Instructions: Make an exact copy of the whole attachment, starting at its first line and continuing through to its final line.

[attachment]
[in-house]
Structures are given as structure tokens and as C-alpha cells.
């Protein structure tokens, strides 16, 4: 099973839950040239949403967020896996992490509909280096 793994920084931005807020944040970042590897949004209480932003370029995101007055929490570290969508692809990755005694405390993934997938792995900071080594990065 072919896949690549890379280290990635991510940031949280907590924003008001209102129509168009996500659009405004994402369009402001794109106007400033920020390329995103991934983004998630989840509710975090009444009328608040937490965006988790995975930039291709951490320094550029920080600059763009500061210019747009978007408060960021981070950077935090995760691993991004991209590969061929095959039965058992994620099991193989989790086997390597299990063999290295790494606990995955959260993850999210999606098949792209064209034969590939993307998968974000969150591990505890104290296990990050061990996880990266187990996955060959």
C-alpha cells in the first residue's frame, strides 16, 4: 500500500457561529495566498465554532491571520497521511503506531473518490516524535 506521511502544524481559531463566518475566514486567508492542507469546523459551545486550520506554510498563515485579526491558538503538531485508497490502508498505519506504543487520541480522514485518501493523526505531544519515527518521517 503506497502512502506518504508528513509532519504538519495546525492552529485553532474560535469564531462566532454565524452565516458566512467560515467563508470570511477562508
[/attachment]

[in-house]
Structures are given as structure tokens and as C-alpha cells.
């Protein structure tokens, strides 16, 4: 099973839950040239949403967020896996992490509909280096 793994920084931005807020944040970042590897949004209480932003370029995101007055929490570290969508692809990755005694405390993934997938792995900071080594990065 072919896949690549890379280290990635991510940031949280907590924003008001209102129509168009996500659009405004994402369009402001794109106007400033920020390329995103991934983004998630989840509710975090009444009328608040937490965006988790995975930039291709951490320094550029920080600059763009500061210019747009978007408060960021981070950077935090995760691993991004991209590969061929095959039965058992994620099991193989989790086997390597299990063999290295790494606990995955959260993850999210999606098949792209064209034969590939993307998968974000969150591990505890104290296990990050061990996880990266187990996955060959």
C-alpha cells in the first residue's frame, strides 16, 4: 500500500457561529495566498465554532491571520497521511503506531473518490516524535 506521511502544524481559531463566518475566514486567508492542507469546523459551545486550520506554510498563515485579526491558538503538531485508497490502508498505519506504543487520541480522514485518501493523526505531544519515527518521517 503506497502512502506518504508528513509532519504538519495546525492552529485553532474560535469564531462566532454565524452565516458566512467560515467563508470570511477562508